EDITOR’S NOTE: This is the second in a two-part series on ICD-10 testing by John Wollman.
Multiple recent ICD-10monitor articles have focused on testing, and in particular scenario-based testing. This concept was described in one prior article titled “Payers Start to Get Testy.” This follow-up article provides a case study of how Blue Cross Blue Shield of Michigan (BCBSM) is testing with its partners, both professional and facility providers.
Note that the testing described herein is not what some would call “end-to-end” testing. End-to-end testing is a form of testing wherein a “transaction” (a claim related to an encounter) is initiated by a provider from within the provider’s systems, then passes from the provider to the payer either directly or via an intermediary (a clearinghouse or some other value-added network). From there the transaction progresses through the payer’s systems, resulting in some form of response back to the provider. In addition to testing the business ramifications of ICD-10, end-to-end testing also tests the “plumbing” and connections between providers, clearinghouses (and other intermediaries) and payers.
At this point in time, BCBSM and the providers it works with are more interested in testing the business ramifications of ICD-10 rather than the plumbing. In fact, BCBSM refers its approach to scenario-based testing (SBT) as “content-based testing,” in that the content (ICD-10 codes and results) is all that needs to pass between trading partners.
The content-based testing approach enables providers and payers to communicate directly with each other regarding claims of interest in an unobtrusive, cost-effective and scalable manner. With providers and payers equally interested in understanding potential challenges to claims adjudication and pricing, this approach makes a lot of sense for testing with both professional and facility providers.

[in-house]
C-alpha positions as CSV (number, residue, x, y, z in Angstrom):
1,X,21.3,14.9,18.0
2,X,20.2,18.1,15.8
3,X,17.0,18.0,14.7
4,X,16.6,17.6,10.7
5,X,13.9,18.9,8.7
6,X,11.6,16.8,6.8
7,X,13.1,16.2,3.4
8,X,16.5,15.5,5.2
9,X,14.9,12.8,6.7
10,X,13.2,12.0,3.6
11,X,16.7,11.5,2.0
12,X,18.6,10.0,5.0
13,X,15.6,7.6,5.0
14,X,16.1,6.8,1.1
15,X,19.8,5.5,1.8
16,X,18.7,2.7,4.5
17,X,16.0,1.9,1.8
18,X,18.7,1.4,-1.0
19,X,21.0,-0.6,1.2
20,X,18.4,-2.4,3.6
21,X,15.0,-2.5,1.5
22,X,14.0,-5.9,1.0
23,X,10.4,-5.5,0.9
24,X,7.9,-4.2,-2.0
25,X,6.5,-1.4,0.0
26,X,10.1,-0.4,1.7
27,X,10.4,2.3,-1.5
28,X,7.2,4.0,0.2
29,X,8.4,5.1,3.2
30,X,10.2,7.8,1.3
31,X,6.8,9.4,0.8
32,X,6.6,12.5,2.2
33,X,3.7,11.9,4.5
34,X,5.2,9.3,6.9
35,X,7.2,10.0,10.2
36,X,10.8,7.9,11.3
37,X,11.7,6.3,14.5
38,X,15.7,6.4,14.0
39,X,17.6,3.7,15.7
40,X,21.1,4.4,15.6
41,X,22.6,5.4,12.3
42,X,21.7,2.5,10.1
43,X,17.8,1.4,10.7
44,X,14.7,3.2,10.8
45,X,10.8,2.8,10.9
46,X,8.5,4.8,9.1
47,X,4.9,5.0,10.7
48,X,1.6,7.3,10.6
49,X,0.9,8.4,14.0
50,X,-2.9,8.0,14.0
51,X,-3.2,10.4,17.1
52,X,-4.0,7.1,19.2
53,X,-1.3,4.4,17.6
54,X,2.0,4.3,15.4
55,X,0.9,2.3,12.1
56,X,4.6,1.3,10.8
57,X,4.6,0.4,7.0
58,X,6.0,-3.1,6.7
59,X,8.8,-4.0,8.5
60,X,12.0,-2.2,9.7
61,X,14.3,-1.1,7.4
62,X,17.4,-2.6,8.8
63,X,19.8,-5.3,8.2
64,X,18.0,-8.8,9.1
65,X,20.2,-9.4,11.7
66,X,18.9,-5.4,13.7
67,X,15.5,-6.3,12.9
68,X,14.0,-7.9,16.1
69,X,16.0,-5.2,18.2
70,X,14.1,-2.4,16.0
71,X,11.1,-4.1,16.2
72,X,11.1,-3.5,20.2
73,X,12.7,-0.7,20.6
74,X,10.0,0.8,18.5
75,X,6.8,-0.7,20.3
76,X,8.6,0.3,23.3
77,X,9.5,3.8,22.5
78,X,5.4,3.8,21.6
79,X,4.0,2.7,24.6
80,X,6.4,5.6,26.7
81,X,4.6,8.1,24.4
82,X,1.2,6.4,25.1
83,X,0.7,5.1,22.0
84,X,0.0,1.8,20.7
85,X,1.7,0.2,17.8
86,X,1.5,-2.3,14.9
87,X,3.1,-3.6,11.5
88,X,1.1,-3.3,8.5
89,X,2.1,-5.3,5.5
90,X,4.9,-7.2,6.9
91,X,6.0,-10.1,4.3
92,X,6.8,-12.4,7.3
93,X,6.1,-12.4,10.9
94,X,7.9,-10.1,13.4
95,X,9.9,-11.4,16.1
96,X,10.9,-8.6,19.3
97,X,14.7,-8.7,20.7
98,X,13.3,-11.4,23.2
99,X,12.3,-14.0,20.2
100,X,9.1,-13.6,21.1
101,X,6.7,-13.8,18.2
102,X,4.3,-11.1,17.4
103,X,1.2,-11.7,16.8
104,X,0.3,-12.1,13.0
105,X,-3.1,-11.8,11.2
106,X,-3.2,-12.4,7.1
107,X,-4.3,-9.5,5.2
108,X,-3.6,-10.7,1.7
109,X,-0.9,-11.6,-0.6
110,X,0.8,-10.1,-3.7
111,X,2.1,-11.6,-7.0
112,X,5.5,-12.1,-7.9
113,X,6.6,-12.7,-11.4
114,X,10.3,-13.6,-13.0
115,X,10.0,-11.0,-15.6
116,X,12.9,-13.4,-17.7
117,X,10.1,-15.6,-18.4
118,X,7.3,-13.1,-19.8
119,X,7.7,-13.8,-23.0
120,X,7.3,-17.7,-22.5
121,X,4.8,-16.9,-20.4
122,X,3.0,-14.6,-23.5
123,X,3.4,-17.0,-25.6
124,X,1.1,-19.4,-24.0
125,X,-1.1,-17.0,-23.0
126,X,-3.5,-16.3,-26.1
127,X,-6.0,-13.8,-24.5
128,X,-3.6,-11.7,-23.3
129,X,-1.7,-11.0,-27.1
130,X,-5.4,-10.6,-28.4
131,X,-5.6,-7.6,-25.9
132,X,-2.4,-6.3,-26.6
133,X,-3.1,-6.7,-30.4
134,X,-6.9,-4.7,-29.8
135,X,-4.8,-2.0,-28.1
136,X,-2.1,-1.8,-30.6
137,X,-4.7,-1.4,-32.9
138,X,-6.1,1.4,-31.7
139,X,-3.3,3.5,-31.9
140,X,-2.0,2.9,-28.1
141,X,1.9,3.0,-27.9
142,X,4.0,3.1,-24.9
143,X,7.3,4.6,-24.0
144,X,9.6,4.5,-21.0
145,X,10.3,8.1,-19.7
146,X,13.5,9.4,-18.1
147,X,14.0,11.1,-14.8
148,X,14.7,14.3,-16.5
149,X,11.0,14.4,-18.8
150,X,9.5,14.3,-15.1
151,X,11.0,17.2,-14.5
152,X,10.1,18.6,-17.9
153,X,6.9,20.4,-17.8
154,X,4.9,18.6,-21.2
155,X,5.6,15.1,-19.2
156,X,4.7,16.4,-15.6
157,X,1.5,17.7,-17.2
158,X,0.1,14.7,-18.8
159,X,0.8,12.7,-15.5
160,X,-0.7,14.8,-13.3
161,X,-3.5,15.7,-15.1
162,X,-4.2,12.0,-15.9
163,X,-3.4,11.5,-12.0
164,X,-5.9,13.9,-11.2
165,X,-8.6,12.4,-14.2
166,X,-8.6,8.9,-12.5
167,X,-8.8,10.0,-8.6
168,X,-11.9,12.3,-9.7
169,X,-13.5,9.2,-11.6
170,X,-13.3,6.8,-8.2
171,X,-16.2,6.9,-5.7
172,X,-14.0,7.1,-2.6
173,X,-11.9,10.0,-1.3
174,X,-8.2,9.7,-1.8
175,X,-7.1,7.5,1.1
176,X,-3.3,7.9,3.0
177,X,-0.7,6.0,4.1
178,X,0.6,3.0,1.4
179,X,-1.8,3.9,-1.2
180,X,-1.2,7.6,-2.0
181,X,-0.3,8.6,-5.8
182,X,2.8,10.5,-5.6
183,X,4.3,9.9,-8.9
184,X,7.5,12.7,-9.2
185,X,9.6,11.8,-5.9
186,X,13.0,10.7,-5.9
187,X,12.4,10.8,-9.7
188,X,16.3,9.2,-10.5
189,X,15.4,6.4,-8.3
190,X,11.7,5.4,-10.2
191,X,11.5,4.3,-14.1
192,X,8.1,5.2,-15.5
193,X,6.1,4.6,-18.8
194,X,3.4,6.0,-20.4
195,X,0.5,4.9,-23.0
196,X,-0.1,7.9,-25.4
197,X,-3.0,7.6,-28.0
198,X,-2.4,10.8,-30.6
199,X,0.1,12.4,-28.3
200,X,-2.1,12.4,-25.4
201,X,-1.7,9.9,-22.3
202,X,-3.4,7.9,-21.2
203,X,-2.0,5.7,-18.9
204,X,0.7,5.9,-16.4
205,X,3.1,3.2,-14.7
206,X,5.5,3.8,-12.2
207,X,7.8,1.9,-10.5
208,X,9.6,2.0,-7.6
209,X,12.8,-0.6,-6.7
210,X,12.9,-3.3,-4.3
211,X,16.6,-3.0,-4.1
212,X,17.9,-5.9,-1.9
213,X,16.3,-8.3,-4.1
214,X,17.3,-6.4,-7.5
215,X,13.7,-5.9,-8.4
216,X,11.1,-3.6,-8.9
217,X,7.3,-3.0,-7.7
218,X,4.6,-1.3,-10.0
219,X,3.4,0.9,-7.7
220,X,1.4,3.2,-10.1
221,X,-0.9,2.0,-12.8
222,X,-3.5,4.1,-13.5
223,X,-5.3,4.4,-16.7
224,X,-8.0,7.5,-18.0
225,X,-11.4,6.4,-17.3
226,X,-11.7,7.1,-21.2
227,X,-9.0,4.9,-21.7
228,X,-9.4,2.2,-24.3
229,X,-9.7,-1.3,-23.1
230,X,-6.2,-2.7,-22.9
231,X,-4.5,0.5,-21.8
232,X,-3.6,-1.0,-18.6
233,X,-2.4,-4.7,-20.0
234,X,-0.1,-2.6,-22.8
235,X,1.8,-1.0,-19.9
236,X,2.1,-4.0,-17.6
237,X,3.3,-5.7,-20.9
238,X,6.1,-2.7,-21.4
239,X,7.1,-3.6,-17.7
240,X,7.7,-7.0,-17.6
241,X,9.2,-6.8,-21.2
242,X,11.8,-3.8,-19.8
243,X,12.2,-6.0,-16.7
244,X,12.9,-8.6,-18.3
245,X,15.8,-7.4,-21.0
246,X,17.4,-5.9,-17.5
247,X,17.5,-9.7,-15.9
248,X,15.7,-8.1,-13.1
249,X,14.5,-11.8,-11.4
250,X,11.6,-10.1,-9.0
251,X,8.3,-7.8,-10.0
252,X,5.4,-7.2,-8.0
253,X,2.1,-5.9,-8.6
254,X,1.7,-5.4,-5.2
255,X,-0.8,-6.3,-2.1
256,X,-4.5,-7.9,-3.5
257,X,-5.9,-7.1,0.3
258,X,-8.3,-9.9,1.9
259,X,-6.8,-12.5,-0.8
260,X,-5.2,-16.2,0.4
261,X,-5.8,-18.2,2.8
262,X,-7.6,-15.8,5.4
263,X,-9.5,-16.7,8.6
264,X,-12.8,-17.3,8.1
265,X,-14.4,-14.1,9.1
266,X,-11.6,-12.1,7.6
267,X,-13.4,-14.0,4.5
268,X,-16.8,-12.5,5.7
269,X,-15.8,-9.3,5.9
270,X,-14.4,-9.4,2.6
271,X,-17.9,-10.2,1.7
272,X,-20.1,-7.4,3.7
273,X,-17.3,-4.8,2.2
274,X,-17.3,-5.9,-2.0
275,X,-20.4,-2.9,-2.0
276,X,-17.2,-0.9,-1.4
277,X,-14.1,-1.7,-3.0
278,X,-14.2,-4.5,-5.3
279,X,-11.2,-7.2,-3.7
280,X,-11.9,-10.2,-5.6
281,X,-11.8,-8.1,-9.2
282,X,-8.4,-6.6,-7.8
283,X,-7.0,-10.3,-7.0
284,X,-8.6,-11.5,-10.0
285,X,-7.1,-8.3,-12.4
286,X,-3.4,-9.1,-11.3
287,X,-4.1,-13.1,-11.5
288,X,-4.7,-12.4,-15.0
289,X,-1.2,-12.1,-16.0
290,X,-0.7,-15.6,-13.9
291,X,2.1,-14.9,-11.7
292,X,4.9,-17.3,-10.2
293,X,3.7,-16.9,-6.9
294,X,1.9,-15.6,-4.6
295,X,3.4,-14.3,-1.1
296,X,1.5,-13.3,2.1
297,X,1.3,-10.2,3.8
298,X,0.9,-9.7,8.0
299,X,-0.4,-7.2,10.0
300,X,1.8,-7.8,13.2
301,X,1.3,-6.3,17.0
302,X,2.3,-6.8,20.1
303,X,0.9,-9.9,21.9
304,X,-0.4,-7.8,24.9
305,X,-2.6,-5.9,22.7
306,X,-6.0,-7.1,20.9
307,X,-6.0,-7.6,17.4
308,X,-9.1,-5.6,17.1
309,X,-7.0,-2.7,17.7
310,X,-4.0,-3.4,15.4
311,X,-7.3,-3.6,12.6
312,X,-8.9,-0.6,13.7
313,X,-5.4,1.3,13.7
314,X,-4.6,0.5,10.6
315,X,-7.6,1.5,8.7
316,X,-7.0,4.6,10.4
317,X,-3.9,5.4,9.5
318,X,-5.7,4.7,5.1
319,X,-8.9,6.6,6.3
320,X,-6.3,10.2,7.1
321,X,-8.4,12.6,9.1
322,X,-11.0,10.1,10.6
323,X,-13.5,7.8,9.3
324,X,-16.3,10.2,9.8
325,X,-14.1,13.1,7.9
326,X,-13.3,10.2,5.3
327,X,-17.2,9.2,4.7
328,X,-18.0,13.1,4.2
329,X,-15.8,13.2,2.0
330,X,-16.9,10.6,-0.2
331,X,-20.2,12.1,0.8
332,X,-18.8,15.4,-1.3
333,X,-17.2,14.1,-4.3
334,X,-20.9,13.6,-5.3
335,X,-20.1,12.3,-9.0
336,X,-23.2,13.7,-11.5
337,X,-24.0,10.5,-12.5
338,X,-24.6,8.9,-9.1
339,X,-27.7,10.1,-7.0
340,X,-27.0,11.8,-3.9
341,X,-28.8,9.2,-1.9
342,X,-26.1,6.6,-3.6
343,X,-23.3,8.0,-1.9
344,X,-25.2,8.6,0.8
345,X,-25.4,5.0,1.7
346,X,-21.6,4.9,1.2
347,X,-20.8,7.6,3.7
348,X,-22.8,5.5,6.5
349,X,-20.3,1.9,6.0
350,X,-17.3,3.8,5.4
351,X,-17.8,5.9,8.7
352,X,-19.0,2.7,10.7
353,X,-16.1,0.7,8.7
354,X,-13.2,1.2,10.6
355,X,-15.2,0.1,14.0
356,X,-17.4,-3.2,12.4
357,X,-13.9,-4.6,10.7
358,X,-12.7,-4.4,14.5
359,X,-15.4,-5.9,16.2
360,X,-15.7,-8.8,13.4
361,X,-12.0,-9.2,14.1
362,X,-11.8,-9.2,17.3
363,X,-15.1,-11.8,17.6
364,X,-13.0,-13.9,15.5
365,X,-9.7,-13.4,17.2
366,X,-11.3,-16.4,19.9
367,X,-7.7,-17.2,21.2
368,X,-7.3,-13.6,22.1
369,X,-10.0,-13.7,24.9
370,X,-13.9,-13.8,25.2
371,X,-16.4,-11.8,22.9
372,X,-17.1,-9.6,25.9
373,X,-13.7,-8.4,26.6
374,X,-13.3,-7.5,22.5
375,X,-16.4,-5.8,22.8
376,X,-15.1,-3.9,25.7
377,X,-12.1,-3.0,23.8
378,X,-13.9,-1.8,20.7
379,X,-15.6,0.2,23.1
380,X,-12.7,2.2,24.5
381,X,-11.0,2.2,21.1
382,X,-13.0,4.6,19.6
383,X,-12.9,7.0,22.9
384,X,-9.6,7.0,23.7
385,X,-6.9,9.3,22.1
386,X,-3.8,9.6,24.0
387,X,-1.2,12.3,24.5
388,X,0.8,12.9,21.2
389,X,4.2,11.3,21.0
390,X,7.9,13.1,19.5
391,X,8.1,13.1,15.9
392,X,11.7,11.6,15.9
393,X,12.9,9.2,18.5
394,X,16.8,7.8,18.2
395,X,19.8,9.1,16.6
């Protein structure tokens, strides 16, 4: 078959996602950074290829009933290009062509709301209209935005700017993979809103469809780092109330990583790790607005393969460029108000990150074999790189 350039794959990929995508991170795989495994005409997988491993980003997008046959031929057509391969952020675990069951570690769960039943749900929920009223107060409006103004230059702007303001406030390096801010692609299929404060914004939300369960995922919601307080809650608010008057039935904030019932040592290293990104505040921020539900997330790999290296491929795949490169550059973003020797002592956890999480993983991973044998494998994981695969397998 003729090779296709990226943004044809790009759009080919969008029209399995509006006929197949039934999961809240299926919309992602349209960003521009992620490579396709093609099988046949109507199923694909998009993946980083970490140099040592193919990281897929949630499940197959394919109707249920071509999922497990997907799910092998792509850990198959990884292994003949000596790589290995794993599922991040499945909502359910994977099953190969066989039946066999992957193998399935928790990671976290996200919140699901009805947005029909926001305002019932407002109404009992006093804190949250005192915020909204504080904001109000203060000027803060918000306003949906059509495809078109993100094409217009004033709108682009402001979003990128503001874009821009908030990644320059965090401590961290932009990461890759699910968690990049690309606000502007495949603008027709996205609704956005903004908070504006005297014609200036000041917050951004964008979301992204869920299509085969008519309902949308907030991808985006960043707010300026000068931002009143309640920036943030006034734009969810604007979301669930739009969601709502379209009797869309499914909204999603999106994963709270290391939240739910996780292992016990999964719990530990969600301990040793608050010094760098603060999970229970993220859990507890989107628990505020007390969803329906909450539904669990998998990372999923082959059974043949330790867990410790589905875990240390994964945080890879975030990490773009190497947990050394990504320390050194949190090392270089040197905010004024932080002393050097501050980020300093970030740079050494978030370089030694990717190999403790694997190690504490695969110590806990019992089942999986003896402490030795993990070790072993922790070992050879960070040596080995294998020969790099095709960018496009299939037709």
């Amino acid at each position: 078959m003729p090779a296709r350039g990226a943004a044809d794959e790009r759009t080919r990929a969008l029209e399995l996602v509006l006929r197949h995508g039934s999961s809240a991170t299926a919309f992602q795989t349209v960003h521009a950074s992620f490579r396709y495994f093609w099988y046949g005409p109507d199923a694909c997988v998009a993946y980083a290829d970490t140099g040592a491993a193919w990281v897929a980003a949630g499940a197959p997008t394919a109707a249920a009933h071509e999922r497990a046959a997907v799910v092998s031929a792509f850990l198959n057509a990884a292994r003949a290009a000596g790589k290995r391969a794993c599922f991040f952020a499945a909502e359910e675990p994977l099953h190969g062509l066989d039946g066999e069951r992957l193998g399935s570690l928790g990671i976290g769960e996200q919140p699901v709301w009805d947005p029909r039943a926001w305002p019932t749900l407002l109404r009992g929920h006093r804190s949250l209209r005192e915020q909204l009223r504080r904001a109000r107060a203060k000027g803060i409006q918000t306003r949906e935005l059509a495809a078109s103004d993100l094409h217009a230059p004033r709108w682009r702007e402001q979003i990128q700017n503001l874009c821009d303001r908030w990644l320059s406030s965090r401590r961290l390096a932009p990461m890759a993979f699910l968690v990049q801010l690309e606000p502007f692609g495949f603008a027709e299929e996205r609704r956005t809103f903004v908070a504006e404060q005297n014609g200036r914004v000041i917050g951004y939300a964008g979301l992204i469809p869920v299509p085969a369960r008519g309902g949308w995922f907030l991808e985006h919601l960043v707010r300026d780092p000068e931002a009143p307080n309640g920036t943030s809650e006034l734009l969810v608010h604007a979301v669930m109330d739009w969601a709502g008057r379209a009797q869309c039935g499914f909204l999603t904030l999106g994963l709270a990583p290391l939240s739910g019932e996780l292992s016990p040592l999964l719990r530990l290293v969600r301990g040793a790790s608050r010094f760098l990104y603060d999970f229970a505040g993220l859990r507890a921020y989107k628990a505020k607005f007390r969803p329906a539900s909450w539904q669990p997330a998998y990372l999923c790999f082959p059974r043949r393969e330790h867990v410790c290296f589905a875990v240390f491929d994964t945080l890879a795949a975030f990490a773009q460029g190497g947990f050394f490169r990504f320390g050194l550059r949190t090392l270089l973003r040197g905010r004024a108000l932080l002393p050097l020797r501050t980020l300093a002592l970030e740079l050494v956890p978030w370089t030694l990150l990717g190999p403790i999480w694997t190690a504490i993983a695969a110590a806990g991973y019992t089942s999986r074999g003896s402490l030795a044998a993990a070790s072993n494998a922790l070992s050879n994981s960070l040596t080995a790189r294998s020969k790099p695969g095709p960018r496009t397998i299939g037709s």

BCBSM’s original intent was to develop scenarios based on historic claims for all healthcare providers. As they began creating the professional scenarios, they realized that building generic, facility-based scenarios was quite work-intensive and couldn’t be completed in the requisite time frame. Therefore, BCBSM created separate approaches for professional and facility providers.
BCBSM intends to support testing with professional providers via a Web application. The application allows providers to view scenarios and narratives fully describing medical encounters and, based on their review and knowledge, provide the best ICD-10 code(s) for each encounter. Upon receipt of the ICD-10 codes from the provider, BCBSM will “catch” the information and append it on pre-formatted test claims, then run those claims through the back-end claim adjudication and pricing systems. The results, along with the original ICD-9 baseline results, will be compared, and differences and/or similarities will be returned to the provider via email. To maximize the value of the scenarios versus the effort expended to develop them, BCBSM concentrated on high-dollar, high-volume, highly complex claim examples.
BCBSM will make this available to all professional Michigan healthcare providers, but could make it available outside its service territory should an interest arise.